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There doesn’t seem to have been a time in the whole of human history where people weren’t called to walk…

That’s hard to admit. Sheesh! Walking out? Uhh. That’s not generally acceptable behaviour. You could tell me 20 reasons in the next 30 seconds why you can’t do that: it’s crazy thinking, you have too many responsibilities, the kids need you, you have to work, you don’t have the time or the cash. I know. Me too. And – you CAN go.

Perhaps...
Perhaps you feel like you could just walk out the door and start all over.
Perhaps you’ve always wanted to go on that special trip “to find yourself”.
Perhaps you can’t afford international travel, and just wanna GO somewhere.
Perhaps you have responsibilities that keep you local, but you want to journey.
Perhaps you walk all the time and are starting to feel bored with the same old, same old and want to find more meaning in the practice.
Perhaps something is troubling you and you sense you need to walk it out.
Perhaps you lead walks that are wanting for . . . something more.
Perhaps you just bought that mid-life crisis motorbike and don’t know where to go.
Perhaps. . .

Walk your way through grief or anger,
Walk to bring meaning to your work, to learn to love,
Walk to lose weight and get stronger, to find answers to burning questions,
Walk to find yourself, or, to lose yourself!
. . . . and then come back home more fully . . . .

“The larger the problem, often the bigger the breakthroughs. The bigger the creativity”
~ Rupert Sheldrake, Evolve Love

It’s an important urge. It may well be that the greater the urge, the more uncomfortable it feels, the more likely something important to you is trying to break through. And it may be that it’s having trouble breaking through because of routines or other ways in our lives we get stuck. Walking, movement, can help you to relax in the midst of the discomfort.

And further to that, the urge may be part of greater spiritual yearning, a calling that we need to sit up and pay attention to – stand up, walk out, walk on, pay attention to, and then, come home!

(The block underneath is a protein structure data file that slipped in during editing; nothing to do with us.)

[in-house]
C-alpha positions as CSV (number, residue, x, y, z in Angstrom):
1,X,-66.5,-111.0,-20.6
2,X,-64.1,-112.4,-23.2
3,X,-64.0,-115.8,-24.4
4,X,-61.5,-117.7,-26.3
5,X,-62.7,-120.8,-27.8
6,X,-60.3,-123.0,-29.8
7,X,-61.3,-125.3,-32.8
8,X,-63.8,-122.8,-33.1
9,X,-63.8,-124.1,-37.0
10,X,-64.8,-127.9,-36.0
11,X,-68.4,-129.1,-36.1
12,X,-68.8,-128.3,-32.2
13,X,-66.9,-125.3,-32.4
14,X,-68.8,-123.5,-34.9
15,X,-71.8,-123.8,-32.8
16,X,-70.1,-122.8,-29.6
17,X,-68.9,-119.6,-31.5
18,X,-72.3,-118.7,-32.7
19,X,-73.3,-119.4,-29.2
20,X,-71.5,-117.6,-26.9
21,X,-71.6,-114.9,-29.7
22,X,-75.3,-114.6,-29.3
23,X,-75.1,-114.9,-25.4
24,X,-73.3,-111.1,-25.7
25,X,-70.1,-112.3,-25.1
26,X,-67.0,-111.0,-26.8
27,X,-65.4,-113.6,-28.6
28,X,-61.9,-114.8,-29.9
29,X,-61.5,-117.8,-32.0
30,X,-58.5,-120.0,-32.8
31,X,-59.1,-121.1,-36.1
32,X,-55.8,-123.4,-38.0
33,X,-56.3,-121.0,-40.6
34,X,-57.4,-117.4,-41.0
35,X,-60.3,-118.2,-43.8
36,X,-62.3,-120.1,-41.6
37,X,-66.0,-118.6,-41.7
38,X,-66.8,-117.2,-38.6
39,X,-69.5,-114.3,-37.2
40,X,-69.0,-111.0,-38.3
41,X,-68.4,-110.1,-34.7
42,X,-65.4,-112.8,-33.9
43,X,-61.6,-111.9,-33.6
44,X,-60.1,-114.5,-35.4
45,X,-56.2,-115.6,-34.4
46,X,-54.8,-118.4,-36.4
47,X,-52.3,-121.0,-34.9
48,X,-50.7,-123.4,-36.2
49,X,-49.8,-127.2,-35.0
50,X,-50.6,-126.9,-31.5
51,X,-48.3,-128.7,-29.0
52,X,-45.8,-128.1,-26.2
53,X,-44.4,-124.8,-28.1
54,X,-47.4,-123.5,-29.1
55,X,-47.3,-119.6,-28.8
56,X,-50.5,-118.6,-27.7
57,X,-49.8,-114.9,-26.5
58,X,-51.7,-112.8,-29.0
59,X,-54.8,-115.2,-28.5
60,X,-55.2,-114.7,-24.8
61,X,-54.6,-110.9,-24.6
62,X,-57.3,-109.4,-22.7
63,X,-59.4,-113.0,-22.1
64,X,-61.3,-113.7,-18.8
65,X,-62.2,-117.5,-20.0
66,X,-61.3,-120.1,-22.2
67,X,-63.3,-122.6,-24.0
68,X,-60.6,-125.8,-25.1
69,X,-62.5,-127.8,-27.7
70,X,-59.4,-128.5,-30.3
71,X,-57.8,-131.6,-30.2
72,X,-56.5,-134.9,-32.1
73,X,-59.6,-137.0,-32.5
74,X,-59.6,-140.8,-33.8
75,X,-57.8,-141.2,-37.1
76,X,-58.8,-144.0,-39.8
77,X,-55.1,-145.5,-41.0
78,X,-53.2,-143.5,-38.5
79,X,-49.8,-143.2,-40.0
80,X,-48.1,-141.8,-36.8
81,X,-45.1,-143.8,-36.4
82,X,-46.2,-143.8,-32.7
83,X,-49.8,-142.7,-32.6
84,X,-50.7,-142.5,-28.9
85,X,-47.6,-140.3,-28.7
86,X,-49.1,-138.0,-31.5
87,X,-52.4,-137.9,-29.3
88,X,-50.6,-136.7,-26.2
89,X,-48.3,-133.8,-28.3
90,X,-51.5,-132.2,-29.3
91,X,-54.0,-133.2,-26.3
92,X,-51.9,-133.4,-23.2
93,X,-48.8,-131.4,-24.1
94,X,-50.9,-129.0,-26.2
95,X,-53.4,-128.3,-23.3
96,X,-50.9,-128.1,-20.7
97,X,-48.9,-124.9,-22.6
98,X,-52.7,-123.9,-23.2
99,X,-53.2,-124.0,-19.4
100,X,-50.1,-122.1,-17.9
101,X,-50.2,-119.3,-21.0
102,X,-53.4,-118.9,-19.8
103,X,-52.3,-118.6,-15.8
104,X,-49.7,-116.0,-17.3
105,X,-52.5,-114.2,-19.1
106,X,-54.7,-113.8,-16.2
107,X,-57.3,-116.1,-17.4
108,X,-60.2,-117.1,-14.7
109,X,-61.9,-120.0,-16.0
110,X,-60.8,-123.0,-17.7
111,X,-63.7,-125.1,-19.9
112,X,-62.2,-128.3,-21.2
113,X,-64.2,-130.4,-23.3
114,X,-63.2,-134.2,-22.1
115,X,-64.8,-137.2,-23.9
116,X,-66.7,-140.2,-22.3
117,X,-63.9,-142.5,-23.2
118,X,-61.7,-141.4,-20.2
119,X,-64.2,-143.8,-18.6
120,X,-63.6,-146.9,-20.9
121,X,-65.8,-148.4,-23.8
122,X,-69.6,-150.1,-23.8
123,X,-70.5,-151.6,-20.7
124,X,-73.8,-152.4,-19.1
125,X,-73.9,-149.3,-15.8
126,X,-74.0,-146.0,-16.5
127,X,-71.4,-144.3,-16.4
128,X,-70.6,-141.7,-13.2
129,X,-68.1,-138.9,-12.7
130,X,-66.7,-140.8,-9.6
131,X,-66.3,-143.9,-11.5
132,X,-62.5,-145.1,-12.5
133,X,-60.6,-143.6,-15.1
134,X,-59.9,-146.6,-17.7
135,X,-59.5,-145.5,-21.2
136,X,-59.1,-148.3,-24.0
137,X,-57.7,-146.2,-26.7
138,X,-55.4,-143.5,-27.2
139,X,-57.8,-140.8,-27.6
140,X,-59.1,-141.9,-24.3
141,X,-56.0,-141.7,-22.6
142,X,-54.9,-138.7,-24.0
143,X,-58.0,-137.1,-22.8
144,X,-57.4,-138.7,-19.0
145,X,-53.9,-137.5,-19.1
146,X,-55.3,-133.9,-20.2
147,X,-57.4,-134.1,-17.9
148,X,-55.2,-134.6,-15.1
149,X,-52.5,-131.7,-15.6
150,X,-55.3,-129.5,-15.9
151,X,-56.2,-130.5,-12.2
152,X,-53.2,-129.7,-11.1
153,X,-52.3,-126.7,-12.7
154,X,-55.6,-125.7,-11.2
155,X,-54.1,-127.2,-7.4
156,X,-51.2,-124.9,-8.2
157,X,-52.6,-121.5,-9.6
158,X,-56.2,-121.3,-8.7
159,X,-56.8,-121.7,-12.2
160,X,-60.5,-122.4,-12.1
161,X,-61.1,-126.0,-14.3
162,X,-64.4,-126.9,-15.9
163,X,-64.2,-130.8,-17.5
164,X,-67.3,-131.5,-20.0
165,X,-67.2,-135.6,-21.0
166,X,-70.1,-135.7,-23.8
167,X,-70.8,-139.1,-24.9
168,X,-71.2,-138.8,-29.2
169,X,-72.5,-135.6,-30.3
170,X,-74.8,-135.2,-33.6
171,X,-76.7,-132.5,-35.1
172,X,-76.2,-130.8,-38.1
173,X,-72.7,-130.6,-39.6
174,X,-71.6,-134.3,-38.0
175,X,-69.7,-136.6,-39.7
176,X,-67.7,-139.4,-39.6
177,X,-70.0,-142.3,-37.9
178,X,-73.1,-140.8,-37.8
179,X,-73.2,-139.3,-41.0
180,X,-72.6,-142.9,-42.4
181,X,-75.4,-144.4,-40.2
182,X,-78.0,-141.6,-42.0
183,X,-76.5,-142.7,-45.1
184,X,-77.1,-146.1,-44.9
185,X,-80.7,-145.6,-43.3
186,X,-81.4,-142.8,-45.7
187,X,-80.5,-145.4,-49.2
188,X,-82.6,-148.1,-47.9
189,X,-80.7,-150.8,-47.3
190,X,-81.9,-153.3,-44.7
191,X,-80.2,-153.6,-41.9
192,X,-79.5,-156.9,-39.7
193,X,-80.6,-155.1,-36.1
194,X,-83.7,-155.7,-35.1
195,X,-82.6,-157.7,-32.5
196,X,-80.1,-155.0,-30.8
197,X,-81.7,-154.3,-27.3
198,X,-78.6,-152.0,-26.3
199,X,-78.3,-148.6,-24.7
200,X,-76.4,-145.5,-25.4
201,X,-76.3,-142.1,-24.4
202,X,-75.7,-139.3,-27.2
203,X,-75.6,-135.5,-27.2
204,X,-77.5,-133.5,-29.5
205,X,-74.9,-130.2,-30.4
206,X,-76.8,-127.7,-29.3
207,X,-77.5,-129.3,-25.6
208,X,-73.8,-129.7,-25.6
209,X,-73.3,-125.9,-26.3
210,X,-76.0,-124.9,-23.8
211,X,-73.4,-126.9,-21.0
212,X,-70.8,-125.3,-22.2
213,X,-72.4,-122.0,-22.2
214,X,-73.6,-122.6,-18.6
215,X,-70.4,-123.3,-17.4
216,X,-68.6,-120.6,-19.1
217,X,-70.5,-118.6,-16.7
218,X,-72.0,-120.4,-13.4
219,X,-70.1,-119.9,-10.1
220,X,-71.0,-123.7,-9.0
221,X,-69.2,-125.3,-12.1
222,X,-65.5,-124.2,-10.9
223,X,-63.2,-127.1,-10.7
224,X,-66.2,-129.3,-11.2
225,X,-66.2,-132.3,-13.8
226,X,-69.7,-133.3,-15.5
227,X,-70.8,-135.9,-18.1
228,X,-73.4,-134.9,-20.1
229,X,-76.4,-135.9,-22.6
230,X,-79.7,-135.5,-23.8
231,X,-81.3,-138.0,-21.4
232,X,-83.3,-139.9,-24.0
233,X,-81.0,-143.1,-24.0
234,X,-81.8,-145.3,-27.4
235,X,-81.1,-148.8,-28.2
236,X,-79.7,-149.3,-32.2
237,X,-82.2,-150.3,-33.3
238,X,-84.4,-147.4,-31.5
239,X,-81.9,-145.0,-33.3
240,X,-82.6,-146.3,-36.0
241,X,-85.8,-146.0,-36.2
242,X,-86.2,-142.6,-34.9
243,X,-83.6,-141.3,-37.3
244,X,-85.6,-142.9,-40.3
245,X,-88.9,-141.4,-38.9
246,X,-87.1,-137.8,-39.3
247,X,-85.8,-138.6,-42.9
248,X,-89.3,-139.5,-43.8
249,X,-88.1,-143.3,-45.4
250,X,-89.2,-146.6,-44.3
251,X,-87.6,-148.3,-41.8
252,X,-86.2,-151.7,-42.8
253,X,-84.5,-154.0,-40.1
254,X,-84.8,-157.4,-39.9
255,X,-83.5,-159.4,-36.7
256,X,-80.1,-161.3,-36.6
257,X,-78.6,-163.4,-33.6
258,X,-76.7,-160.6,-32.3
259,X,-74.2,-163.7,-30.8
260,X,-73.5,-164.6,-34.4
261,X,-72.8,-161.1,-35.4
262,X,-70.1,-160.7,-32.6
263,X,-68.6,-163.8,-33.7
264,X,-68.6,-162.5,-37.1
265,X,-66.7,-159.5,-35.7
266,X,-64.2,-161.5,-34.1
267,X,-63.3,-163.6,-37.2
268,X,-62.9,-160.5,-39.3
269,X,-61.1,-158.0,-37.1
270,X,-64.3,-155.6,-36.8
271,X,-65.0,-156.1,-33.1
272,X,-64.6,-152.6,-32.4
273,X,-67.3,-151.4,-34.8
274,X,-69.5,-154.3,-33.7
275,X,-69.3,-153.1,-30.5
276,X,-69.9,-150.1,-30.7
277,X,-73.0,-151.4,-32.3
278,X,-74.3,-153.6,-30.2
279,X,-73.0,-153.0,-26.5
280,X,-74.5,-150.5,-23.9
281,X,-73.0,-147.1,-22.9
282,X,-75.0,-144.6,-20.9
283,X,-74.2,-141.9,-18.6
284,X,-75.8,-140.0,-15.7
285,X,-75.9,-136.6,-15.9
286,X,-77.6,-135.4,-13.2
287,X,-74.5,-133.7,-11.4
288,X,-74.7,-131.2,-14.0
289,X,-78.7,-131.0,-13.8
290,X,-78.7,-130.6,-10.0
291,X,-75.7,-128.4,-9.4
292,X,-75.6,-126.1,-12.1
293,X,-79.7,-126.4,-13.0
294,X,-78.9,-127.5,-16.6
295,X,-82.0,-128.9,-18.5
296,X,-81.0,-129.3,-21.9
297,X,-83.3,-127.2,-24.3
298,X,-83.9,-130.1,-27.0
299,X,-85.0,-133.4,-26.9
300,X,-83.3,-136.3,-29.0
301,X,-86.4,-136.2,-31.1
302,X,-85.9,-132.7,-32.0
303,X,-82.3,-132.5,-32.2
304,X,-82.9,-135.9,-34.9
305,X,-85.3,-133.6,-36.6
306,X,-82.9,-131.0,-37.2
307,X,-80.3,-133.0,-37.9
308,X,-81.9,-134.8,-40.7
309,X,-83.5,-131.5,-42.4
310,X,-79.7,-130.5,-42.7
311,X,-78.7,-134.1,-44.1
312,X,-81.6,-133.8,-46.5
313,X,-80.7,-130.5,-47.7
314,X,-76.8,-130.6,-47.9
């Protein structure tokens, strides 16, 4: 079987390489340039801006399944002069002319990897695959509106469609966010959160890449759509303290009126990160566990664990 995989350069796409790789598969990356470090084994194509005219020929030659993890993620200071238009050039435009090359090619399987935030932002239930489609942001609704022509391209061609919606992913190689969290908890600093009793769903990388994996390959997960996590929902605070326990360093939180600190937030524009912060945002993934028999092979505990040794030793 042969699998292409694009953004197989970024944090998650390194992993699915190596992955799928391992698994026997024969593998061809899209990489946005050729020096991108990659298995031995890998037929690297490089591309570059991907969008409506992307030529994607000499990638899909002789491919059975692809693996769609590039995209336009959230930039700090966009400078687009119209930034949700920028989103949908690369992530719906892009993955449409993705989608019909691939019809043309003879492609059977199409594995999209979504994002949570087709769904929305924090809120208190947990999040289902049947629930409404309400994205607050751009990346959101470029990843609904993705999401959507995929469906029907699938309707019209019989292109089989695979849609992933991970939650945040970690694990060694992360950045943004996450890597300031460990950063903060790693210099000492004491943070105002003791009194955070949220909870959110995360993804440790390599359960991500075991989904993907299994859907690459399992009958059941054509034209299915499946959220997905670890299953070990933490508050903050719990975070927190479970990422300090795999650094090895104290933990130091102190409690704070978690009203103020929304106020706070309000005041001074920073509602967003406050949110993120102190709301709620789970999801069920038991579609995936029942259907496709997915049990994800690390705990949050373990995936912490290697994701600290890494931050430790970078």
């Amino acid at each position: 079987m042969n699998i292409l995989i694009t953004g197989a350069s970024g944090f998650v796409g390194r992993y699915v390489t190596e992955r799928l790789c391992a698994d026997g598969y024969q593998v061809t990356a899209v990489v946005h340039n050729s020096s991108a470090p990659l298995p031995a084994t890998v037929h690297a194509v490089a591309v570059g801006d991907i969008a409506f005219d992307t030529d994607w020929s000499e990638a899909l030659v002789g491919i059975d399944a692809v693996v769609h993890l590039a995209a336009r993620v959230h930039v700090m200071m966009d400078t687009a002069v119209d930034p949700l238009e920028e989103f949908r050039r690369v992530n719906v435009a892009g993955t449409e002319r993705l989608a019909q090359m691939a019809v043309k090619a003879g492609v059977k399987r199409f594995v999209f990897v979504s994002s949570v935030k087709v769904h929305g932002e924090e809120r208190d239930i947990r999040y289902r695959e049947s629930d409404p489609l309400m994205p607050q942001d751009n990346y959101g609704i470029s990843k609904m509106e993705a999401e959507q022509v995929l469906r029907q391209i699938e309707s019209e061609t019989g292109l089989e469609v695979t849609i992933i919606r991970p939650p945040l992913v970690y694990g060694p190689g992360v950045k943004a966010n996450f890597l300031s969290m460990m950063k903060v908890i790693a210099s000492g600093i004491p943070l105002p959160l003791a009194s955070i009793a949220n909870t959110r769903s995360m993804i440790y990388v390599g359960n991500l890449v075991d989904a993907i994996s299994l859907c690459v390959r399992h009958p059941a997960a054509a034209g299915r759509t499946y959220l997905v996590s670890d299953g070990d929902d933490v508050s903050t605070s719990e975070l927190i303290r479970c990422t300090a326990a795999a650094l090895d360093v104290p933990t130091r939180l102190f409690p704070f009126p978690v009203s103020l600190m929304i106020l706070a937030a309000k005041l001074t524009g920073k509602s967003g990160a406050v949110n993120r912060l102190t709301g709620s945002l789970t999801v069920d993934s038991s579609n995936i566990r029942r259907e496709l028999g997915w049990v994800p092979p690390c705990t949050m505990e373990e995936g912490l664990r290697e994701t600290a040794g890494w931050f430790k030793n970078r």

10 minute pilgrimage

“I’ve come to the conclusion that it’s very silly not to do some form of pilgrimage. It would be the slowest possible way to get through a break through or something you are trying to change! Any break through: job, career, money, self-love, relationship, creativity, emotional upset, confusion, illness, self-image, . . . . One of the best ways to nourish, fuel, or bring about a big breakthrough, is pilgrimage.
~ Alex Baisley”

Here’s the cool bit – you can walk for 10 minutes or a couple hours and that may be enough. Or at least it may be a start, the first step on a path to allowing that break through.

As the urge to “just go” comes over you it might feel like wanting to escape. It might feel like . . . . .. It might feel like your body screaming for your attention and saying, “Let’s take a hike so I can tell you something important!” You will be able to hear that “something important” if you are able to stay with that feeling and move: walk, bicycle, drive, scooter, roll your chair, skip, surf or dance. “Walking” can be a fast track to opening up enough to hear what is calling. Approaching walking as pilgrimage offers the challenge you are having space to be what it is instead of what you think it might be. Typically many of us sit and think, and then spin on those thoughts and THAT can keep you stuck, especially at first.

I know in my heart of hearts that in order for humanity to shift forward to be sustainable and resilient we need to honour what calls us! Not knowing where you are going, could be the most important opening.

As I’ve heard my friend Tenneson Woolf say, “Start somewhere, follow it everywhere.”

There is a universal awakening happening right now—all around us. Many of us have caught ‘glimpses’ of divine connection—perhaps while meditating, or while cradling a child, or during a walk in nature. Our greatest challenge is to experience that sense of oneness on a daily basis, not just on ‘special occasions.’
~ Marc Gafni, iEvolve Center for World Spirituality